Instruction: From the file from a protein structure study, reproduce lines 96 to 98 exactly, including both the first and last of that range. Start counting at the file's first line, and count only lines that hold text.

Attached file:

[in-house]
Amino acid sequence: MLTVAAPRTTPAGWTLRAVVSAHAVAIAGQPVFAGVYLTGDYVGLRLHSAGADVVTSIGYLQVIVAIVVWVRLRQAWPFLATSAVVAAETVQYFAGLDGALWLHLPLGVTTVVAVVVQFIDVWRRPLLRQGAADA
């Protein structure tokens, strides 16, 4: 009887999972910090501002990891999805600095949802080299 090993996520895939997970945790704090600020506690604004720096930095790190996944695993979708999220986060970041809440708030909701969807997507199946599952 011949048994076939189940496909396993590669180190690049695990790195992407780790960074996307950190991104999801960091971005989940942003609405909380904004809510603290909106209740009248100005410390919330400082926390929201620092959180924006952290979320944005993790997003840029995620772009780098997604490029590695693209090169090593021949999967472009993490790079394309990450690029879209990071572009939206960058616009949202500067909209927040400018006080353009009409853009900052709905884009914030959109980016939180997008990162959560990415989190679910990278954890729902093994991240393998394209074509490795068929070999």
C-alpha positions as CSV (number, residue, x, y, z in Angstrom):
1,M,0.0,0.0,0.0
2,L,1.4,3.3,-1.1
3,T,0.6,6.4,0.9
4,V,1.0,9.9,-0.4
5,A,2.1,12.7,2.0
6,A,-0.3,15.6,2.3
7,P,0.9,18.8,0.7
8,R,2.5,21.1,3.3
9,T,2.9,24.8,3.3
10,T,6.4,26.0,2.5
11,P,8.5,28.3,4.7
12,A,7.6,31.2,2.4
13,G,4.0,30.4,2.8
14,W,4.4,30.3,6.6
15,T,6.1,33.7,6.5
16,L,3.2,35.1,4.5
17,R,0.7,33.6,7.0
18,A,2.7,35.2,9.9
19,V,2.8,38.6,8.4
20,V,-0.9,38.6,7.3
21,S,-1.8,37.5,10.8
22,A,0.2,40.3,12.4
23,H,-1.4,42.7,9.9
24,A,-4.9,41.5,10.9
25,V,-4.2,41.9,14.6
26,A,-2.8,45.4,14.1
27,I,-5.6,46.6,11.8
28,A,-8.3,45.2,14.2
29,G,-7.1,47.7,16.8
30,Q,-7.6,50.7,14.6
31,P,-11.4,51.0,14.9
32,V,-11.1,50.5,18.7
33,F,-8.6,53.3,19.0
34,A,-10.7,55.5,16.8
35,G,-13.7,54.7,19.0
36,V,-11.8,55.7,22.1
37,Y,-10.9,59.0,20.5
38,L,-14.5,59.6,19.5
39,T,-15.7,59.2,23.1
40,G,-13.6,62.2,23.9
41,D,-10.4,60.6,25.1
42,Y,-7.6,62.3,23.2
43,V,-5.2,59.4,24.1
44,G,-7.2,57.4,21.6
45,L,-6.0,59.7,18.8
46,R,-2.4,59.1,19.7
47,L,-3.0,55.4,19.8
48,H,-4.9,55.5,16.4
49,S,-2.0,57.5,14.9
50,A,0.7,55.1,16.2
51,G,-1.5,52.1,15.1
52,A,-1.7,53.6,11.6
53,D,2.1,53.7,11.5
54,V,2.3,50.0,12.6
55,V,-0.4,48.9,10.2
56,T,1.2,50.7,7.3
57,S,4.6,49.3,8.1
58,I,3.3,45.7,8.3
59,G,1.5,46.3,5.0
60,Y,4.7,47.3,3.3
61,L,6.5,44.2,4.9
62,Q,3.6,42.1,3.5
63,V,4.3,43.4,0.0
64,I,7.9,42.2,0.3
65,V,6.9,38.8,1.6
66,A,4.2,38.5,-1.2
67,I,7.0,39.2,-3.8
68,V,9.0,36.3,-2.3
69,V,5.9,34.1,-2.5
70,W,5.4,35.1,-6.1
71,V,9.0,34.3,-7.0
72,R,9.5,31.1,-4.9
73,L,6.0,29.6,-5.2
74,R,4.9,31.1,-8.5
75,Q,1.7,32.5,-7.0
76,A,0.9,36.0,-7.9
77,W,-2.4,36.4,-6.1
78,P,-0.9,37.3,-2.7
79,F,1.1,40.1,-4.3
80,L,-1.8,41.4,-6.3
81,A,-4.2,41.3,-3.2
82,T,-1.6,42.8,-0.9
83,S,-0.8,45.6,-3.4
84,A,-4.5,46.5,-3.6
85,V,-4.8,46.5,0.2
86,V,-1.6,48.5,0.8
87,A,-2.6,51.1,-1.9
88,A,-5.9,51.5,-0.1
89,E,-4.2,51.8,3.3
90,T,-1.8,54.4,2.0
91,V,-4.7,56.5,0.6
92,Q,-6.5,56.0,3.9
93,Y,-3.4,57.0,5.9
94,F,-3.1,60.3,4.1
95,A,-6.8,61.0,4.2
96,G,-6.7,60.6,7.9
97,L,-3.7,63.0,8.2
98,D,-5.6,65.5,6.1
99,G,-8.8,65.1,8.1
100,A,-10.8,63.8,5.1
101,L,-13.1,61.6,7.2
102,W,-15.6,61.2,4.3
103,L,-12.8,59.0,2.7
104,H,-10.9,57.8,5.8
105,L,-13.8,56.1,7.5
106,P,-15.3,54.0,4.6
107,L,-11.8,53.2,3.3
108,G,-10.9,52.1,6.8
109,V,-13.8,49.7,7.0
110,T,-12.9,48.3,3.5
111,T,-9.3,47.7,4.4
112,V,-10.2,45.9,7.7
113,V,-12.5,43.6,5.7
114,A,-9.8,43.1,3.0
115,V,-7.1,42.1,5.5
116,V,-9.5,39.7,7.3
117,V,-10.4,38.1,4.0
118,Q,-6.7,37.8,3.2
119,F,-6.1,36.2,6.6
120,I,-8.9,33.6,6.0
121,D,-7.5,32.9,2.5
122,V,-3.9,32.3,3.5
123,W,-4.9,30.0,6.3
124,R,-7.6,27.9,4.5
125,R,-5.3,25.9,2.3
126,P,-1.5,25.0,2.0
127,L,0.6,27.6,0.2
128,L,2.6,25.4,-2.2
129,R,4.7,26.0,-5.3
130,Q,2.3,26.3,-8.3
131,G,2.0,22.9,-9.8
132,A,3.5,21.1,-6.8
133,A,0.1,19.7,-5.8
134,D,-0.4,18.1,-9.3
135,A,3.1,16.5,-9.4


92,Q,-6.5,56.0,3.9
93,Y,-3.4,57.0,5.9
94,F,-3.1,60.3,4.1